New LLCs and corporations experience a number of milestones, including writing your business plan, making your first sale, and more. During your first year, this also includes the right state compliance paperwork.
Filing this paperwork is important because it helps you remain in good standing with the state. If you fail to file, you could face administrative dissolution, costly late fees, and even the loss of your business structure and liability protection.
In the state of Oklahoma, reporting is straightforward for LLCs, but is more complicated for corporations. It’s typically done through the Oklahoma Secretary of State’s website. Here’s a complete guide to filing your annual report in the Sooner State.
Annual reports in Oklahoma are called annual certificates, and their main purpose is to tell the state that your business is still active and give them updated contact information. This includes your business’s street address and main contact’s email address. You can file your report online or you can do it by mail.
Annual certificates are a requirement for:
Note: Foreign corporations are subject to more compliance requirements than domestic ones are, especially when it comes to taxation and annual fees. If you own a foreign corporation and are operating in Oklahoma, you can call the Oklahoma Tax Commission for guidance. There is a specific number for those with franchise tax issues. If you need more help with understanding your annual report requirements and taxes, contact a certified public accountant (CPA) or an Oklahoma attorney that practices business or tax law.
Domestic corporations and nonprofits do not file an annual certificate, but have other annual reporting requirements in the form of a Franchise Tax filing. All corporations can use the same form to update:
Some changes require additional paperwork. For example, if you need to appoint a new registered agent, you must file a Change or Designation of Registered Agent and/or Registered Office and/or Principal Office. Both corporations and LLCs must file this separately and pay the $25 fee. These forms are all located on the Oklahoma Secretary of State’s website.
In Oklahoma, annual reporting requirements are different for corporations and LLCs. LLCs have to file an annual certificate every year by the anniversary of their registration date. Domestic corporations and foreign corporations must file an annual franchise tax return.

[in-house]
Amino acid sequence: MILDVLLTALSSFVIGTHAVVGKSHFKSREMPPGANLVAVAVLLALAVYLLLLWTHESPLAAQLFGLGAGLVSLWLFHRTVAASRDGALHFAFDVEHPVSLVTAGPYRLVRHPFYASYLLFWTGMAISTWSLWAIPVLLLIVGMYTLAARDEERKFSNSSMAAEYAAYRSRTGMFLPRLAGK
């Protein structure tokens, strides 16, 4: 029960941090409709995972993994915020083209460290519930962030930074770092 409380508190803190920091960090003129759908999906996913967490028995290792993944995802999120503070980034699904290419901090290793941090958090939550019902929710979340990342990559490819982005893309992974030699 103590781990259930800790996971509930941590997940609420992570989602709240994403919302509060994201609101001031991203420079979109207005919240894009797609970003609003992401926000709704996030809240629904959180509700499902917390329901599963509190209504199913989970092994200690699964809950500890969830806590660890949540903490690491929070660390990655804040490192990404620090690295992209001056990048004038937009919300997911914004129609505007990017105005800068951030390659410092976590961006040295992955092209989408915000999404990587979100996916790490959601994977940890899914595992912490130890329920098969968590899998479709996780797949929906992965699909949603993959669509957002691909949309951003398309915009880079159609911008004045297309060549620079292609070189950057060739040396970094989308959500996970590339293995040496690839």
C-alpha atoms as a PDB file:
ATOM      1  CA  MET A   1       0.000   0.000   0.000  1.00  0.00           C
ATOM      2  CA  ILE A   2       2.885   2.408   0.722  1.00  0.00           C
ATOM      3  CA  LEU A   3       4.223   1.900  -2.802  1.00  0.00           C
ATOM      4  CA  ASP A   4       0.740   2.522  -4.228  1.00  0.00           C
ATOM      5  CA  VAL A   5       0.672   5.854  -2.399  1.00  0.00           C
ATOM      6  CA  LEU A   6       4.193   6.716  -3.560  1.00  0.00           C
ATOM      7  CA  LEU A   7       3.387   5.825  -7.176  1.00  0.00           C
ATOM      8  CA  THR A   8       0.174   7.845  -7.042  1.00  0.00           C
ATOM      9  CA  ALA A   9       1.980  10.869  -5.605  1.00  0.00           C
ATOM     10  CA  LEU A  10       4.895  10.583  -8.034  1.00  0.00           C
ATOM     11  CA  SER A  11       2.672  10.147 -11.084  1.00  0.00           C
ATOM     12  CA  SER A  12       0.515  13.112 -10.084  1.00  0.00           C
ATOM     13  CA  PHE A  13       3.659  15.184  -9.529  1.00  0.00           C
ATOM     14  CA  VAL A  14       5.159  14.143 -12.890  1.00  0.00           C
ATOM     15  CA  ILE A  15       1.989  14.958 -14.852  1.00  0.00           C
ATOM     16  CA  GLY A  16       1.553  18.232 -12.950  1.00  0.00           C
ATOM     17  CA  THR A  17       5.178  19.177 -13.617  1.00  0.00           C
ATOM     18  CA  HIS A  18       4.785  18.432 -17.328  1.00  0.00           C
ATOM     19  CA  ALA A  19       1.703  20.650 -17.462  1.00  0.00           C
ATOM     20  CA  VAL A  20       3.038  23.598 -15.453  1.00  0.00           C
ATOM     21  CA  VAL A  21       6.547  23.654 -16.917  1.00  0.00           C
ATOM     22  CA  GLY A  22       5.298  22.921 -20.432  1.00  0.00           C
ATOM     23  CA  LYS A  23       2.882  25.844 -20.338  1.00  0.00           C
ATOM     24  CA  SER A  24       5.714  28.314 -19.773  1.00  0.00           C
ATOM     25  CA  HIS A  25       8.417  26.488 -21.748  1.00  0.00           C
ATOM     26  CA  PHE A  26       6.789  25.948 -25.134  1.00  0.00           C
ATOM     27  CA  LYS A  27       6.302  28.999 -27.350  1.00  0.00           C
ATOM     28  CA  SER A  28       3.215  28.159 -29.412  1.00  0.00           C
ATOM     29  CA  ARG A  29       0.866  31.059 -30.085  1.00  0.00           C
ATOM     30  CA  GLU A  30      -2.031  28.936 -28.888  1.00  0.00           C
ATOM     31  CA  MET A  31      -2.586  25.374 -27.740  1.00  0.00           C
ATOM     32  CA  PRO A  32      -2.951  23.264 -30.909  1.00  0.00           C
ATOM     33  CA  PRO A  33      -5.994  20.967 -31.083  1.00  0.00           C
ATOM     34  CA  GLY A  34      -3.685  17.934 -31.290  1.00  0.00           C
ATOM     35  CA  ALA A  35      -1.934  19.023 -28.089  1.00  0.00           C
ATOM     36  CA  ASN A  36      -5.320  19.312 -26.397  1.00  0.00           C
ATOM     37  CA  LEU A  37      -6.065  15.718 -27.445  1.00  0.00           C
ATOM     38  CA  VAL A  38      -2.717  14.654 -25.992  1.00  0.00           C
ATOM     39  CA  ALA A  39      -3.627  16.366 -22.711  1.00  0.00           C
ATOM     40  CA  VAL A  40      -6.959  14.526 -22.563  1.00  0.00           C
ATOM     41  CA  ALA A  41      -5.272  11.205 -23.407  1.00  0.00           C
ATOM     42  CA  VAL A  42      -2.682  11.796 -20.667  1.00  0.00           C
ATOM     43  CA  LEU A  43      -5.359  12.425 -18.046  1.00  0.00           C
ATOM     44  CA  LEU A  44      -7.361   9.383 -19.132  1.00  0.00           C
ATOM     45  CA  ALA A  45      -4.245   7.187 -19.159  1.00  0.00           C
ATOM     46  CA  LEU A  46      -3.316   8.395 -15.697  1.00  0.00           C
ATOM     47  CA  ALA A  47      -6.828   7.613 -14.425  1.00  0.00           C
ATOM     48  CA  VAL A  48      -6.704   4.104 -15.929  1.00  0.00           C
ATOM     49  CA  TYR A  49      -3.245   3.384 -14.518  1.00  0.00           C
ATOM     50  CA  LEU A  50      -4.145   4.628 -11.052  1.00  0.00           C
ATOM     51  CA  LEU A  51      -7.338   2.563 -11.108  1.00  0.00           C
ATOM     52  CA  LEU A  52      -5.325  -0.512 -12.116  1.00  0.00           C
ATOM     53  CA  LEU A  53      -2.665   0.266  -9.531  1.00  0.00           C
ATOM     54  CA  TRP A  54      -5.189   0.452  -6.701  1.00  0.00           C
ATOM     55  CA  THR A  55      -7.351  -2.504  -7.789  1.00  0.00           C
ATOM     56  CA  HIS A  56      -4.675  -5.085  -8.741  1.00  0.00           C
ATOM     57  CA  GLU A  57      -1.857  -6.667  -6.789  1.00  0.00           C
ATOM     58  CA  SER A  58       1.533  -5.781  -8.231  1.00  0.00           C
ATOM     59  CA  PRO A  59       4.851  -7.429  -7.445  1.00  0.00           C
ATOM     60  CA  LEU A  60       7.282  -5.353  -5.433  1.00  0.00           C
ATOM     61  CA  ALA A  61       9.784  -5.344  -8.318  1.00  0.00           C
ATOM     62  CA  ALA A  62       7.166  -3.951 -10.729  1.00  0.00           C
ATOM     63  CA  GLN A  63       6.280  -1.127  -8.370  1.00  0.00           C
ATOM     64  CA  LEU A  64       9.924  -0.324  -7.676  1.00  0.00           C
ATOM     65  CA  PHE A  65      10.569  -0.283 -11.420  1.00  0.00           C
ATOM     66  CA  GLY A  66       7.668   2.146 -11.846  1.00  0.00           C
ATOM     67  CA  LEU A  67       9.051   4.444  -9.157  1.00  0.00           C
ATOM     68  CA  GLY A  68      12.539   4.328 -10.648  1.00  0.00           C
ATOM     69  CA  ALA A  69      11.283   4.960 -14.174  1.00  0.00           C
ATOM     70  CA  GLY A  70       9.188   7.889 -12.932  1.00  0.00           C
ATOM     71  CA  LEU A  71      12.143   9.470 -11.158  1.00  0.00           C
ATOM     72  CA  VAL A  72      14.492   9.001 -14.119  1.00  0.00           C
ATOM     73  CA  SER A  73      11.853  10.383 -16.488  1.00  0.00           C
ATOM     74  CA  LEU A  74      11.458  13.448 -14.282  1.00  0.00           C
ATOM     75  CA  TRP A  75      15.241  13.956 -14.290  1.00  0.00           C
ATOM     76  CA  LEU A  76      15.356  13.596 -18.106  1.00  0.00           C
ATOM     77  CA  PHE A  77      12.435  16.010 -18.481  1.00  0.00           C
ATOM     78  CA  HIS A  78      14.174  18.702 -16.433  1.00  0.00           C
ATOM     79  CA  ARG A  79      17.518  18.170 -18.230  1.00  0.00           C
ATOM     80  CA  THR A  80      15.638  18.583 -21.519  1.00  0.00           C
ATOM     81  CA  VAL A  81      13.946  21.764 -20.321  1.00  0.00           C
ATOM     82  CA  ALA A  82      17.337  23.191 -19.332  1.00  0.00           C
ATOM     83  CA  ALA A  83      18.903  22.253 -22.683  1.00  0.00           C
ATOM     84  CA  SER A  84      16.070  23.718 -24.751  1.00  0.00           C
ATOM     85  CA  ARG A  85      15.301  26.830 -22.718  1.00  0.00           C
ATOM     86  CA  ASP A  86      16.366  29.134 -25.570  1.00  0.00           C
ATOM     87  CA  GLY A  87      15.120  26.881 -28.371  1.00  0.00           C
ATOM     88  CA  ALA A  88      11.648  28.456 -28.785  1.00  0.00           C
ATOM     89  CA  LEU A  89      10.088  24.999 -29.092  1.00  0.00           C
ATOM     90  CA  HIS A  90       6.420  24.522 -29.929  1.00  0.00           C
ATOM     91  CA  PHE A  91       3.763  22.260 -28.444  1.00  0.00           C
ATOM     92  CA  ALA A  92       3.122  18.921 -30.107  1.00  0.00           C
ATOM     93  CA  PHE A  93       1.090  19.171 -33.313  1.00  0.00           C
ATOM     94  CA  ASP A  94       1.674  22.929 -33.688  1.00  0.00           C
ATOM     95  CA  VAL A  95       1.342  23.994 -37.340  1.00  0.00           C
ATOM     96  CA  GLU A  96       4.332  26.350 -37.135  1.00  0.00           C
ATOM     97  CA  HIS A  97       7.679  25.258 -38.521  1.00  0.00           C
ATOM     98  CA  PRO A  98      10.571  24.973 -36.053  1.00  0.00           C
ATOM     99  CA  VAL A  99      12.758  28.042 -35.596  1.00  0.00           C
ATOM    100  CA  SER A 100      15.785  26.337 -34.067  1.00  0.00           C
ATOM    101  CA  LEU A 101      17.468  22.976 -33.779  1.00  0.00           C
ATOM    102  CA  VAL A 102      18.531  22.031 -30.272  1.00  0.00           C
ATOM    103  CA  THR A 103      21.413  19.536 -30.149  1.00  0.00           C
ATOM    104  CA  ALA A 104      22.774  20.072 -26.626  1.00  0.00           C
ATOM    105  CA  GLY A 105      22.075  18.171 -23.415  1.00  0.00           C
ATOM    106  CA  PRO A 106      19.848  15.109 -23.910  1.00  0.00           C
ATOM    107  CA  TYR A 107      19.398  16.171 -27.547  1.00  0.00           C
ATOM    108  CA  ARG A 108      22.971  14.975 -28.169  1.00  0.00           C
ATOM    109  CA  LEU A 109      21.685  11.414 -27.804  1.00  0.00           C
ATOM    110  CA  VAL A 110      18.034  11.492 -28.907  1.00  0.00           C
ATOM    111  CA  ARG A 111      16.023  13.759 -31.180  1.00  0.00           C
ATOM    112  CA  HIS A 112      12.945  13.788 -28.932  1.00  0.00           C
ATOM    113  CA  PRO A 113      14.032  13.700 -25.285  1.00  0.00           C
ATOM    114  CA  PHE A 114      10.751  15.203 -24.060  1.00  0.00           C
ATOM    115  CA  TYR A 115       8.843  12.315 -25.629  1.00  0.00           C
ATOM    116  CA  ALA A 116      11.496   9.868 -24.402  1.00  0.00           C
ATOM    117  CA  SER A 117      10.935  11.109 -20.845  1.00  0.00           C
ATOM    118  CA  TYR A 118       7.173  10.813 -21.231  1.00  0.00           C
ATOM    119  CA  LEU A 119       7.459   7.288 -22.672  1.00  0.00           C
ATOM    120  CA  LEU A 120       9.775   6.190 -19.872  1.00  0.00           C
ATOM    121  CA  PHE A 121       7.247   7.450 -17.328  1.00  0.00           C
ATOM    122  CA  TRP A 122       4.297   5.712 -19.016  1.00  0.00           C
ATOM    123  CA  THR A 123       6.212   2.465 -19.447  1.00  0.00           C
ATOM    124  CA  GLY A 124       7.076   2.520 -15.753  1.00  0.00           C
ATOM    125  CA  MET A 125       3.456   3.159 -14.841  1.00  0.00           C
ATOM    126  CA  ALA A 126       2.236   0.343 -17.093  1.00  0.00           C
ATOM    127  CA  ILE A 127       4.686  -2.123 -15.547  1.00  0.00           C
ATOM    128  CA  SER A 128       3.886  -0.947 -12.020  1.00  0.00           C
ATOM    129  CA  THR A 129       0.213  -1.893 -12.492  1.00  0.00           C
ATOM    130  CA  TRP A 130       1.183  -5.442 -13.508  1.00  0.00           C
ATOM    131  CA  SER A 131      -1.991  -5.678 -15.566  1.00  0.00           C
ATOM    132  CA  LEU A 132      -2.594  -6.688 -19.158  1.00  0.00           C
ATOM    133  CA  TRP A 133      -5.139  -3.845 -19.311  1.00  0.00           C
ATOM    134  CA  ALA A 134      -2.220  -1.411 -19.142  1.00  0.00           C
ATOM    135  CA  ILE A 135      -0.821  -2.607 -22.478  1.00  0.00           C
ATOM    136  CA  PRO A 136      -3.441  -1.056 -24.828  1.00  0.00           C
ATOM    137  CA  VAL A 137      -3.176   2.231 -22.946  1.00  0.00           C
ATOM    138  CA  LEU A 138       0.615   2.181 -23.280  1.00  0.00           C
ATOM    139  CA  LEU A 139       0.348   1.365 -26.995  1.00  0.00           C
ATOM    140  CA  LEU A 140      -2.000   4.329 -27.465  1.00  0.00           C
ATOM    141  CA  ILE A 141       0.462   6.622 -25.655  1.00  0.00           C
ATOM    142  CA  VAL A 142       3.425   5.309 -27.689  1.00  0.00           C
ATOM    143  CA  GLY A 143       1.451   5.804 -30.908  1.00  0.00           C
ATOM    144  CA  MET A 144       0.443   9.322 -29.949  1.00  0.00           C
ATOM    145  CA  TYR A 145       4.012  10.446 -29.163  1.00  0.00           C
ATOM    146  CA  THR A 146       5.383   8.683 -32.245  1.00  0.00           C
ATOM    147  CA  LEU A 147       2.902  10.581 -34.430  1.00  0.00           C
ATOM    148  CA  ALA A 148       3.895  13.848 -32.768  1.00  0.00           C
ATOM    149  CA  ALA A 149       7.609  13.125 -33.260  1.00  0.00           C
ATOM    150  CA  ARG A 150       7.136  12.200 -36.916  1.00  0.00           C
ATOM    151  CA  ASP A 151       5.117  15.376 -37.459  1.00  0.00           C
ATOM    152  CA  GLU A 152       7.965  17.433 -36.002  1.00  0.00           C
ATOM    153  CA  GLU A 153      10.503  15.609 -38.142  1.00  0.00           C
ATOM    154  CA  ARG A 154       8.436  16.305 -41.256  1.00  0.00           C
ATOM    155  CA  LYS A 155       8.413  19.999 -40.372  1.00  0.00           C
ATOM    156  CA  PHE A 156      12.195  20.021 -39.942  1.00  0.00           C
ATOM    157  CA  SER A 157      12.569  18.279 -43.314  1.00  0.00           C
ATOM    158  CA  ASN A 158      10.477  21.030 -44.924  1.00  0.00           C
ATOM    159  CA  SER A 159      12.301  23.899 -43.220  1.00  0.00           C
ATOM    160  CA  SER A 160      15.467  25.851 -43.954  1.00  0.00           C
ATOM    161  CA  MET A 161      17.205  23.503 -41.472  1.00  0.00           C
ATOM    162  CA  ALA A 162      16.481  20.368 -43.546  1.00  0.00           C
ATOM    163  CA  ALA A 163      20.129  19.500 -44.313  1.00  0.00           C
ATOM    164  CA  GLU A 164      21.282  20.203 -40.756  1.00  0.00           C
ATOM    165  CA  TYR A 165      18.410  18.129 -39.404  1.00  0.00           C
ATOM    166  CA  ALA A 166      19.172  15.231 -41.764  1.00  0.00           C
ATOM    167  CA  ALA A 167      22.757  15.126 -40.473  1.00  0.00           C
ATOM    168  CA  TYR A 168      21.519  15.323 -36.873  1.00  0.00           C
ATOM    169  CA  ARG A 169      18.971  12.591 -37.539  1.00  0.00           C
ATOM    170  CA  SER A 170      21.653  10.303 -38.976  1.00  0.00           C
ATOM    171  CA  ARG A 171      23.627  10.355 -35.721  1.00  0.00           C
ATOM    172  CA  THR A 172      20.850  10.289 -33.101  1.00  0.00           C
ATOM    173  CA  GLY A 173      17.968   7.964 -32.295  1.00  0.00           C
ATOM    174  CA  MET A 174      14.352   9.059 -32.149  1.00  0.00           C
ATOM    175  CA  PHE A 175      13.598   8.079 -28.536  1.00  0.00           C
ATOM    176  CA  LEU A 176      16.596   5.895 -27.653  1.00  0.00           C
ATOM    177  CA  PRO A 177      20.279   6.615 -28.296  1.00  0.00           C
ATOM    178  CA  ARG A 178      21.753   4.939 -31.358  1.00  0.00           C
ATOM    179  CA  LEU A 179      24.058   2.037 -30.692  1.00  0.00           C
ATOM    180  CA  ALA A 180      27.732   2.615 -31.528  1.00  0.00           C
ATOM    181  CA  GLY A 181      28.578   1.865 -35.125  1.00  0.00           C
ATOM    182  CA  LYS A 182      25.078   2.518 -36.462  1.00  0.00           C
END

There are a limited number of corporations that must file an annual certificate. These corporations receive their paperwork in the mail rather than online, and must follow the instructions in their mailing to file.
An Oklahoma annual report is typically filed through the Secretary of State’s online business filings portal. To do this, you’ll need to login by entering your name and email address. You need to have your entity’s filing number handy.
You can also file by mail, but this does take longer to process. The proper PDF forms are available on the Secretary of State’s website listed under your specific business type. Once you fill out the form, you’ll need to mail it with payment to the Secretary of State.
Checks must be made out to the Oklahoma Secretary of State. As a disclaimer, you are still liable for filing your annual certificate even if it’s lost in the mail. You may want to send it as a certified letter with a signature required to ensure its delivery. Make sure your filing is postmarked by the due date.
Oklahoma LLCs must file for their annual certificate by the anniversary date of their registration. For example, if you registered your Articles of Organization on May 1, your due date is May 1 of every year. Failure to file can result in the revocation or dissolution of your business. All corporations must submit their franchise tax return by July 1.
When your report is due, the Secretary of State should send a notice to the email address on file. A limited amount of corporations get the form via mail. These are just friendly reminders, however, so don’t depend on them. Even if you don’t receive the notice, you’re still responsible for filing on time.
Oklahoma’s annual certificate has a $25 filing fee for LLCs, but there are additional fees if you want to file other forms along with your annual certificate, such as changing a registered agent or principal office.
Oklahoma doesn’t have late fees for LLCs if you file your annual certificate late, but there can be other consequences depending on how long you’re delinquent. Your business will be considered delinquent after 60 days, and you’ll lose your good standing with the state. After three years, your Articles of Organization could be revoked and you’d lose liability protection.